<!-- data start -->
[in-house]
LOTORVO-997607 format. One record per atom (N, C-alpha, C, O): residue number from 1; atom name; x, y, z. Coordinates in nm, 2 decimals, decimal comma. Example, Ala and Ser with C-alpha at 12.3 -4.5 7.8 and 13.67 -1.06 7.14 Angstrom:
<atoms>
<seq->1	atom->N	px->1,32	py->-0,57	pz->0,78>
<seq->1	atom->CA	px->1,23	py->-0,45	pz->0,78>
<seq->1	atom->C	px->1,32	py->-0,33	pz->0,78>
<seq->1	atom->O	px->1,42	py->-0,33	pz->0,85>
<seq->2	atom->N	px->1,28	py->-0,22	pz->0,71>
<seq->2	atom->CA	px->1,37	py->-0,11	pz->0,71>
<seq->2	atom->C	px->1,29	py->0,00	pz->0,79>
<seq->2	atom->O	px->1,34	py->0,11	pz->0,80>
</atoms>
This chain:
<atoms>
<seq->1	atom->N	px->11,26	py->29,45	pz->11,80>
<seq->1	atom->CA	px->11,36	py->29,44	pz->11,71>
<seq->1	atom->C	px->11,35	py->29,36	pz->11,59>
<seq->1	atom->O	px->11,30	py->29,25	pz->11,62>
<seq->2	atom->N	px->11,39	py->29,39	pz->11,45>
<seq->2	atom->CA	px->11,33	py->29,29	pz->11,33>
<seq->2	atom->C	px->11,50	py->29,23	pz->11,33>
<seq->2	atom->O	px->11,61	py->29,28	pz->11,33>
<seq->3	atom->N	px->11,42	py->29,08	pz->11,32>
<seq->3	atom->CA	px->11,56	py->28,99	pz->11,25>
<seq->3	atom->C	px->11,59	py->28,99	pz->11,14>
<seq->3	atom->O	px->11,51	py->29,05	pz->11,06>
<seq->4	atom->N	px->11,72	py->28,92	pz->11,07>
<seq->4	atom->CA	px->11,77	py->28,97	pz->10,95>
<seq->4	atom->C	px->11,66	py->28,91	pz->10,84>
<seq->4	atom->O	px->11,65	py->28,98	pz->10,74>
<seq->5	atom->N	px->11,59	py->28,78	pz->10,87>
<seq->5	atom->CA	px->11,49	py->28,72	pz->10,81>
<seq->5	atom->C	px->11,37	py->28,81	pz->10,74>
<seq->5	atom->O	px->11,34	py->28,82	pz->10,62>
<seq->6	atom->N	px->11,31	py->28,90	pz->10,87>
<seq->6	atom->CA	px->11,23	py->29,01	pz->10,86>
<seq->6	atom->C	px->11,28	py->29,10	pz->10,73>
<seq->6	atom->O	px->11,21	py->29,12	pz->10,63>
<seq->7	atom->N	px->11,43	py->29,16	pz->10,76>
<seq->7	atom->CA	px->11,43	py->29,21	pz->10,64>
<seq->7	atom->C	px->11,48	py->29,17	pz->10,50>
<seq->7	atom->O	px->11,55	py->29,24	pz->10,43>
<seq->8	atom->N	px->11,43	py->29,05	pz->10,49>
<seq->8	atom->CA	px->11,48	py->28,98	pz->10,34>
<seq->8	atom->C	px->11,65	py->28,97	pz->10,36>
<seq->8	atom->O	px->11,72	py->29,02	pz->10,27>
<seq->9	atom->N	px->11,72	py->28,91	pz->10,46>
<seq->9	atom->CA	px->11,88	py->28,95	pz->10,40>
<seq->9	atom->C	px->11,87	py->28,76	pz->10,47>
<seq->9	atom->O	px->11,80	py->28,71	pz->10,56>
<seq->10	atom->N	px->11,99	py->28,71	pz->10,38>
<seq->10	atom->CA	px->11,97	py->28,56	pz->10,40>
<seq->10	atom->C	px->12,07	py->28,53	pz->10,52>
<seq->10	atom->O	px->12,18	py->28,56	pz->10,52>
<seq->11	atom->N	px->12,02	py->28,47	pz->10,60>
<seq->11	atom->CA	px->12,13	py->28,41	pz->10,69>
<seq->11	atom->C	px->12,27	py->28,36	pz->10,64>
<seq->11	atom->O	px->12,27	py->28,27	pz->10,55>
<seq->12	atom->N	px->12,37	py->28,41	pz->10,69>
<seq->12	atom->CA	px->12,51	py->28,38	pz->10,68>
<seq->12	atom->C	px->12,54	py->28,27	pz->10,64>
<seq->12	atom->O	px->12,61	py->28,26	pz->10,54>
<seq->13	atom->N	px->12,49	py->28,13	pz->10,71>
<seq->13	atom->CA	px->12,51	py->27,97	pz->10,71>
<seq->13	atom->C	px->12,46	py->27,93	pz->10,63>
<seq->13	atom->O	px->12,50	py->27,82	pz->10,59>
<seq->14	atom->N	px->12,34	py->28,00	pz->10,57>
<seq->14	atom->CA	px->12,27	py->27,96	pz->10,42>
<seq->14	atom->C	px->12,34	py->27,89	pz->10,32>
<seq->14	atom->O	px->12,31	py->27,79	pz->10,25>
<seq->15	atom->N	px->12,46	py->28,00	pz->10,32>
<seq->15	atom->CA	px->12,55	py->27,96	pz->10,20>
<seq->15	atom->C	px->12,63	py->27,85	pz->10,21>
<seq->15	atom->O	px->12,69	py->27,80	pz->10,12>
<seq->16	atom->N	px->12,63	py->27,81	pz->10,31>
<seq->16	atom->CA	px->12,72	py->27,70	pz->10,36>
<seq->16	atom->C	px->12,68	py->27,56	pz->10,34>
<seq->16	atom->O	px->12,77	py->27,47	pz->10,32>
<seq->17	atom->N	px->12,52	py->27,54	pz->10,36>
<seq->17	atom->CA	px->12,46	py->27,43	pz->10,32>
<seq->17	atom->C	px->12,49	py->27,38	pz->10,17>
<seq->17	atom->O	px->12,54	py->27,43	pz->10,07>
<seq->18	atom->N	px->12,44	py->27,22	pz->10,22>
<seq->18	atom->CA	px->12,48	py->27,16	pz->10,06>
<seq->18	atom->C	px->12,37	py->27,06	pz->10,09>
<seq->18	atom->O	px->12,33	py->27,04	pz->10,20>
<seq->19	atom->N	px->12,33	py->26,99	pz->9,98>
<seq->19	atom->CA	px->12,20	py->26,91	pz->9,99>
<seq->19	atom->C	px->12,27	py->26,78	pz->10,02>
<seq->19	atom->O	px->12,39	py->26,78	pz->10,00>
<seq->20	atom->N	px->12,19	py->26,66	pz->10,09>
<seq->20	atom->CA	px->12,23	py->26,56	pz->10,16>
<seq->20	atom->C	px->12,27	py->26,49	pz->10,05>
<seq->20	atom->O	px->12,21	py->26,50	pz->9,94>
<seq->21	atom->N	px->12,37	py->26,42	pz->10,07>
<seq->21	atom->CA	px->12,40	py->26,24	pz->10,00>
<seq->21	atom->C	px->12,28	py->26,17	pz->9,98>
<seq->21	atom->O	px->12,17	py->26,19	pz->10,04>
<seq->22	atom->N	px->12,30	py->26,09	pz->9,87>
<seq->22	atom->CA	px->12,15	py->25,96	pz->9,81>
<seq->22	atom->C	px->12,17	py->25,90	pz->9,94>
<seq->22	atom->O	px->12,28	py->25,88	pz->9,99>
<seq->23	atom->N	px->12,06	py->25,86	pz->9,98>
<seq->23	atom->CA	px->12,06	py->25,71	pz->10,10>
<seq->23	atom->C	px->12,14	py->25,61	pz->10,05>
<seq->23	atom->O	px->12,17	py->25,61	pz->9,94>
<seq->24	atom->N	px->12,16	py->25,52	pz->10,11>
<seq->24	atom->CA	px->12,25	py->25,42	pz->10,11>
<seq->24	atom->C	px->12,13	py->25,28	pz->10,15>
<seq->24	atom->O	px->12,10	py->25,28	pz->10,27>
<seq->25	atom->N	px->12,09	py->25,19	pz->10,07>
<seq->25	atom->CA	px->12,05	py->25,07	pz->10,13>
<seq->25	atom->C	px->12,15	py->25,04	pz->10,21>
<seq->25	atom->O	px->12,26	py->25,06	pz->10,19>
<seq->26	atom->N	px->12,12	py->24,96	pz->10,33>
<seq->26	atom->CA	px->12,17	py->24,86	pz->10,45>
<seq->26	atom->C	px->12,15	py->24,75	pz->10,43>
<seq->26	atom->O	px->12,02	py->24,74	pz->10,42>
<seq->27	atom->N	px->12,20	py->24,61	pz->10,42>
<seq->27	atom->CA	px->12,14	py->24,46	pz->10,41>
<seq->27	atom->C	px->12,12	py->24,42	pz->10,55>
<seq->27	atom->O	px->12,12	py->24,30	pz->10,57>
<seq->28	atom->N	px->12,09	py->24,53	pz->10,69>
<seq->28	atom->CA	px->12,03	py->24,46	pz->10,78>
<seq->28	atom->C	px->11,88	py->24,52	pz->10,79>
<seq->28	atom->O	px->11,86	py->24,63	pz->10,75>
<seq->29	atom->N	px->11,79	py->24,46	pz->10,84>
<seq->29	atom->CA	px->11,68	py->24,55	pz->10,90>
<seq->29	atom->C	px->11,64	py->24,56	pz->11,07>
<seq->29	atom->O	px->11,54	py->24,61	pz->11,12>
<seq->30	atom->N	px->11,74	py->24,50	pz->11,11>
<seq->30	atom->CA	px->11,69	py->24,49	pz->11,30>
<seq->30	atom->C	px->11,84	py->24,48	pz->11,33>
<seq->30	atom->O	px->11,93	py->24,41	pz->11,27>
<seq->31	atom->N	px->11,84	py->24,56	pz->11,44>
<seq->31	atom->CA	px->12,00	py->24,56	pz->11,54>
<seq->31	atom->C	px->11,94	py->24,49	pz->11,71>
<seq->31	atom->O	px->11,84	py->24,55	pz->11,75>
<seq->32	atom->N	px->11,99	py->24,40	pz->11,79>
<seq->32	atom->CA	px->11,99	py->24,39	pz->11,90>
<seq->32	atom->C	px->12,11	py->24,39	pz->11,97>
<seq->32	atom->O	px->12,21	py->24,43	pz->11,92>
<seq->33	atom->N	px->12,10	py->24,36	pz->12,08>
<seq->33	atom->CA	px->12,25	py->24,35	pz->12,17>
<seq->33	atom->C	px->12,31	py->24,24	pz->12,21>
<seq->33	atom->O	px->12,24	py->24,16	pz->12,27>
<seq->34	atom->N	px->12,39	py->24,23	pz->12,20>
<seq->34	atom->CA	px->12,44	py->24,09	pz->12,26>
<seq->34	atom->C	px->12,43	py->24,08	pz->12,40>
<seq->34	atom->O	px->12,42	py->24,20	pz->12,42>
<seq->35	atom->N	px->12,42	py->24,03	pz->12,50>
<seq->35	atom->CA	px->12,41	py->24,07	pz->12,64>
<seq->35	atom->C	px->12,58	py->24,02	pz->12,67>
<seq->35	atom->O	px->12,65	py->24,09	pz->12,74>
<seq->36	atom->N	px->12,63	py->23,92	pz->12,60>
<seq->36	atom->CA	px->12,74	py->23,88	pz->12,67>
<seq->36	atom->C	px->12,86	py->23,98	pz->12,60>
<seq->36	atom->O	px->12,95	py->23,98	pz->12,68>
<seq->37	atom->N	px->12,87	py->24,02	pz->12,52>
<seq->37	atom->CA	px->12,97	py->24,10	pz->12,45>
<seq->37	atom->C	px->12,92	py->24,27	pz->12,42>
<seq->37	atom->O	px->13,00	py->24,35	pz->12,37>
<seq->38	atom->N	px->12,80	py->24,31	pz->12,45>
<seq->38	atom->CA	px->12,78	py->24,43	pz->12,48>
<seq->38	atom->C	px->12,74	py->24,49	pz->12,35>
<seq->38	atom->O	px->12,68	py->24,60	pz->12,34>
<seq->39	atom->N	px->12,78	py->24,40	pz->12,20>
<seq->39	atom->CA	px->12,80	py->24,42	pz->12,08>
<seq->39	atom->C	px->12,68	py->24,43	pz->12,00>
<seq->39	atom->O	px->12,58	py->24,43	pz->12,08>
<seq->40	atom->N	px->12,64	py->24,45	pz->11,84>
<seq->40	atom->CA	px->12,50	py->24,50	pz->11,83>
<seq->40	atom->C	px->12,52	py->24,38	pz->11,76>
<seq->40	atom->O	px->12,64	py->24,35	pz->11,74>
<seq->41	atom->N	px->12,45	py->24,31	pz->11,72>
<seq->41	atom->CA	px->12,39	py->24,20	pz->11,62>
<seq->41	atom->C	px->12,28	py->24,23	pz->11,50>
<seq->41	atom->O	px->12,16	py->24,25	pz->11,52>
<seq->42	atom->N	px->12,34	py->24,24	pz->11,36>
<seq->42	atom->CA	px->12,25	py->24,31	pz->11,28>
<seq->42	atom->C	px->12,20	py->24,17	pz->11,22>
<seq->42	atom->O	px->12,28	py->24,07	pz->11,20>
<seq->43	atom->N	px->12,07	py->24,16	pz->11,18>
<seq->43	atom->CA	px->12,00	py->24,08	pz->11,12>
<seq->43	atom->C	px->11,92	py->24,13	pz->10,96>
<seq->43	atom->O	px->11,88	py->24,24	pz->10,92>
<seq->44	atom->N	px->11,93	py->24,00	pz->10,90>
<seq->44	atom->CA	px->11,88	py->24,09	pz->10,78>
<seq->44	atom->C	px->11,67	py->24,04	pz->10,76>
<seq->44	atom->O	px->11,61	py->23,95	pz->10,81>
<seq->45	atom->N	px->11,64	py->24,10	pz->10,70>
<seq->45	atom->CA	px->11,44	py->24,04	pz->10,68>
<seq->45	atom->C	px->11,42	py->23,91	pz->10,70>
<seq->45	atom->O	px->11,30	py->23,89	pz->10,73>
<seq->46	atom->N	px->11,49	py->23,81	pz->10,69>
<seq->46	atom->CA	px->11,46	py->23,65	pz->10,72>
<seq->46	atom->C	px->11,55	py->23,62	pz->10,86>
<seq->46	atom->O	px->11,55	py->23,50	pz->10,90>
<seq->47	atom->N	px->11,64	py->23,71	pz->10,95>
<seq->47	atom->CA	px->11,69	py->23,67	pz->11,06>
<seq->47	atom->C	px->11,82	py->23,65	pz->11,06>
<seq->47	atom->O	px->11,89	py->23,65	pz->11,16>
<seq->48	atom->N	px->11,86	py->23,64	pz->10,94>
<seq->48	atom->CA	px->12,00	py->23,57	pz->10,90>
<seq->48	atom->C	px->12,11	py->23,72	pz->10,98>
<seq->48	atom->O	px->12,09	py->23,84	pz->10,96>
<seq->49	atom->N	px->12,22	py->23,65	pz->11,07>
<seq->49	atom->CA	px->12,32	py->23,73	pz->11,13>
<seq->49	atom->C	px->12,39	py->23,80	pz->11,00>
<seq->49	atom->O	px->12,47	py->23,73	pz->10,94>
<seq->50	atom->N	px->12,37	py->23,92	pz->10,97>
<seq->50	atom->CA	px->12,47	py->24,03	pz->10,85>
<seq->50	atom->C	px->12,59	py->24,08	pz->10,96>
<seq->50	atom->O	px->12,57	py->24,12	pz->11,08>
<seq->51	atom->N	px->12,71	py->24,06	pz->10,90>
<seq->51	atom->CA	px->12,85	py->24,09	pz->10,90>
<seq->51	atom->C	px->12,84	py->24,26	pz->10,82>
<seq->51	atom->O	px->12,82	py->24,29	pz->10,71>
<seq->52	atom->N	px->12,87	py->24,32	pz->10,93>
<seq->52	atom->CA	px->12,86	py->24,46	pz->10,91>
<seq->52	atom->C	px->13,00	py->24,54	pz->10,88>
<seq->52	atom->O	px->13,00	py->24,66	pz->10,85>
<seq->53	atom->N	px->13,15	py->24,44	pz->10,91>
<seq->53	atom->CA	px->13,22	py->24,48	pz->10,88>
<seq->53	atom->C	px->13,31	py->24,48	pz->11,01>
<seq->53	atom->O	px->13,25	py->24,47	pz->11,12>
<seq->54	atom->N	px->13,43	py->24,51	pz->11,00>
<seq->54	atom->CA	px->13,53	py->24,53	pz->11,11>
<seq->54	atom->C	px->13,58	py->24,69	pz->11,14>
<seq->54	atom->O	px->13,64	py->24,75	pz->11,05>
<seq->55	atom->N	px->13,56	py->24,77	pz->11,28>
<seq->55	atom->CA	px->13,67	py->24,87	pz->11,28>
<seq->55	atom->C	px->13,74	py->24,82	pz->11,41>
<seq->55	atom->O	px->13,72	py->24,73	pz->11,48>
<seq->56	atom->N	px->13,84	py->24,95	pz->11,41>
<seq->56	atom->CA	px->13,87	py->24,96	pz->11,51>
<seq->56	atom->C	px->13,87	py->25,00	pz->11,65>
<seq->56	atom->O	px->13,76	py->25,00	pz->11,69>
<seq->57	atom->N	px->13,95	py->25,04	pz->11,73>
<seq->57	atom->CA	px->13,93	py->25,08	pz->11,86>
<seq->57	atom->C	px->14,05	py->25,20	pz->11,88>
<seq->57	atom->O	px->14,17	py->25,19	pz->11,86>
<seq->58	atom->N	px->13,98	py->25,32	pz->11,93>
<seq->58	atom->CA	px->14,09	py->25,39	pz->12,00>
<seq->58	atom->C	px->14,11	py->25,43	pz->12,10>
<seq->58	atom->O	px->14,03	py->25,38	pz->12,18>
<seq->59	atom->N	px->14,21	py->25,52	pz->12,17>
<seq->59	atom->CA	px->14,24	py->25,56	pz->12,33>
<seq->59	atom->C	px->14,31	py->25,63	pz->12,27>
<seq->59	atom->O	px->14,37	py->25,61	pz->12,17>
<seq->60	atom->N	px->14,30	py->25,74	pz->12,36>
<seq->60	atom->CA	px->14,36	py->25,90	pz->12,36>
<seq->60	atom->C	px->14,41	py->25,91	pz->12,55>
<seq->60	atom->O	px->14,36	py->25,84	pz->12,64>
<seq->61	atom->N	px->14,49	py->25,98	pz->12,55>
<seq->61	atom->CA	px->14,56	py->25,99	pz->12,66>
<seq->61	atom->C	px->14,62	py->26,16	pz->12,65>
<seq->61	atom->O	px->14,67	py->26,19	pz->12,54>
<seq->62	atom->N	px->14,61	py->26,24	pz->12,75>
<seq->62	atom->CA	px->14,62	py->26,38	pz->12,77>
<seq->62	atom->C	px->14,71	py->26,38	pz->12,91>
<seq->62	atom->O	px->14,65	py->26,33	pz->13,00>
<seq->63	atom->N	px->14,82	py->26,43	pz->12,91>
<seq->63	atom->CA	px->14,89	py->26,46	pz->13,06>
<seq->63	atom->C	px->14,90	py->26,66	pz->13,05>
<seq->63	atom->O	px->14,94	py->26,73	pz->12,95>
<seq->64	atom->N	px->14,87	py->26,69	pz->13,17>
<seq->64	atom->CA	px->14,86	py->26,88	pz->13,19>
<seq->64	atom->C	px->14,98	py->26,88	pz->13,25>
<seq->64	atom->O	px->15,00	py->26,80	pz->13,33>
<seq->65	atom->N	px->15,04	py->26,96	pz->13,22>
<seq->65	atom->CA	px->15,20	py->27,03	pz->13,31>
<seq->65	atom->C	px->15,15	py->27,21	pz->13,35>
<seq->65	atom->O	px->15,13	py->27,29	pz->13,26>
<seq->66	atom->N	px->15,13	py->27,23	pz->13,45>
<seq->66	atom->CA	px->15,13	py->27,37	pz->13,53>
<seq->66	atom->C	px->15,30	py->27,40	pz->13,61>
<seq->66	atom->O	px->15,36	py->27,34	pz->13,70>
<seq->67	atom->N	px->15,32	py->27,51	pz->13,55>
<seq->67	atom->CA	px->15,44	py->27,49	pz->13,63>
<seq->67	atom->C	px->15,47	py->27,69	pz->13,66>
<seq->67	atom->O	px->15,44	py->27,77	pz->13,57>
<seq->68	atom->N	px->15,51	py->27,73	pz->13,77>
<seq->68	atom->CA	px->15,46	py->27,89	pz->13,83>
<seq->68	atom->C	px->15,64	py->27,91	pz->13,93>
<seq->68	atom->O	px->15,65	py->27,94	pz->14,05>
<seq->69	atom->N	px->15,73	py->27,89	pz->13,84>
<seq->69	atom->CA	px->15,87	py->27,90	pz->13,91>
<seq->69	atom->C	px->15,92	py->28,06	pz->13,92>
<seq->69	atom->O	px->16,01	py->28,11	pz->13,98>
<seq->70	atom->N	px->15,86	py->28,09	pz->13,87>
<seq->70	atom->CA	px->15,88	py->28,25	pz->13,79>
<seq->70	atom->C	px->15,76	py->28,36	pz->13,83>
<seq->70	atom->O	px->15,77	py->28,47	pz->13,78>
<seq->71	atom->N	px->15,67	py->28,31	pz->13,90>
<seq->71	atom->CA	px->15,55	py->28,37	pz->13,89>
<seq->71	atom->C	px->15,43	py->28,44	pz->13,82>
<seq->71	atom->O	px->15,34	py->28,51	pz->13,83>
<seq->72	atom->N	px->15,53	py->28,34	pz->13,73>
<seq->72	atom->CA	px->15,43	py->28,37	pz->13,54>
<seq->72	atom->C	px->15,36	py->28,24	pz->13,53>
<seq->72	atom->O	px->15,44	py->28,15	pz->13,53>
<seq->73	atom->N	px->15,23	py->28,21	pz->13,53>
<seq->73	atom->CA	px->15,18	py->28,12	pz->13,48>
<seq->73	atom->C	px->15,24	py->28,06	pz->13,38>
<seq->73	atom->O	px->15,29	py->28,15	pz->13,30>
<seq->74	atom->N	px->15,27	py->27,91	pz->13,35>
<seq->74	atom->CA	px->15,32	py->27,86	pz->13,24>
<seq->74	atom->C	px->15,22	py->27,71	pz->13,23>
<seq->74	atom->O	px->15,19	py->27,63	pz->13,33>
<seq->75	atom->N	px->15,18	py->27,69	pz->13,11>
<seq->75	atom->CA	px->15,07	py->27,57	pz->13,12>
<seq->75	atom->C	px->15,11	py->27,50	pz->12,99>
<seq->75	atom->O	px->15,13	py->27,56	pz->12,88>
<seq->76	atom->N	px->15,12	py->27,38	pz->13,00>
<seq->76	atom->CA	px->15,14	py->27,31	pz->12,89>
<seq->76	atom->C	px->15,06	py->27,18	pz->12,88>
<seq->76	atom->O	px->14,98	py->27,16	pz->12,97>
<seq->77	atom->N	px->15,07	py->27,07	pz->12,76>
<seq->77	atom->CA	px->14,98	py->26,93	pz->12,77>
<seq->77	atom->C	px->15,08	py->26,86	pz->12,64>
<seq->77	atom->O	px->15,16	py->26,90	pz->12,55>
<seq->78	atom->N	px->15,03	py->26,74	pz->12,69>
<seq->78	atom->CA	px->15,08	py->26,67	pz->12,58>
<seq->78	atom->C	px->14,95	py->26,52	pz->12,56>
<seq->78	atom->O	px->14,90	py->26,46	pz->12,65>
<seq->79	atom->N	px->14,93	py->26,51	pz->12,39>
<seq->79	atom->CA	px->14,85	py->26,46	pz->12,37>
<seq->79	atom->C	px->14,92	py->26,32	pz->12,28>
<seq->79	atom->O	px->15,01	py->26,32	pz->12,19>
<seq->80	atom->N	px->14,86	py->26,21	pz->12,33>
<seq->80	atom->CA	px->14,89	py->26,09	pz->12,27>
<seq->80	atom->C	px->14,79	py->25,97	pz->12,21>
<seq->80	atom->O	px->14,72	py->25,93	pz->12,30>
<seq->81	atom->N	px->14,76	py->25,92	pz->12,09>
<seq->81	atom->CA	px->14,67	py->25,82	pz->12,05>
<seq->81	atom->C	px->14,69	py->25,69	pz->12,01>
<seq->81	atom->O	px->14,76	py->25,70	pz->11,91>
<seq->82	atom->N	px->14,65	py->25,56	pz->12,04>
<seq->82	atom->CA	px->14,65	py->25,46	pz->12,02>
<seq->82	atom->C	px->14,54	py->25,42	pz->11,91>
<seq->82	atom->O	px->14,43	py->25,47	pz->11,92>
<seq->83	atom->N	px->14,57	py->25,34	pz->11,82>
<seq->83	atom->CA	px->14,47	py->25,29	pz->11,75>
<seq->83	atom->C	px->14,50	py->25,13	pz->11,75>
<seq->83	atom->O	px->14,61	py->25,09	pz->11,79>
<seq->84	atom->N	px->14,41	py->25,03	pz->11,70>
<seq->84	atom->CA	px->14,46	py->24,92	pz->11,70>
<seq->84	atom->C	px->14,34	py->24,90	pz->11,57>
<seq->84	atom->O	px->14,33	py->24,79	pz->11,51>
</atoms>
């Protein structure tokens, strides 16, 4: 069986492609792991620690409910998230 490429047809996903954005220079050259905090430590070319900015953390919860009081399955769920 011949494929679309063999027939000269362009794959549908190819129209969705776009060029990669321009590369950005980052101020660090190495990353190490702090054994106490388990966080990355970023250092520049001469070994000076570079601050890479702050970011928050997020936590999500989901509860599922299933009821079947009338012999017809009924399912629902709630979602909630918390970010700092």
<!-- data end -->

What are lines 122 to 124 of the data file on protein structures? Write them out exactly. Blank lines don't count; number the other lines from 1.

<seq->27	atom->O	px->12,12	py->24,30	pz->10,57>
<seq->28	atom->N	px->12,09	py->24,53	pz->10,69>
<seq->28	atom->CA	px->12,03	py->24,46	pz->10,78>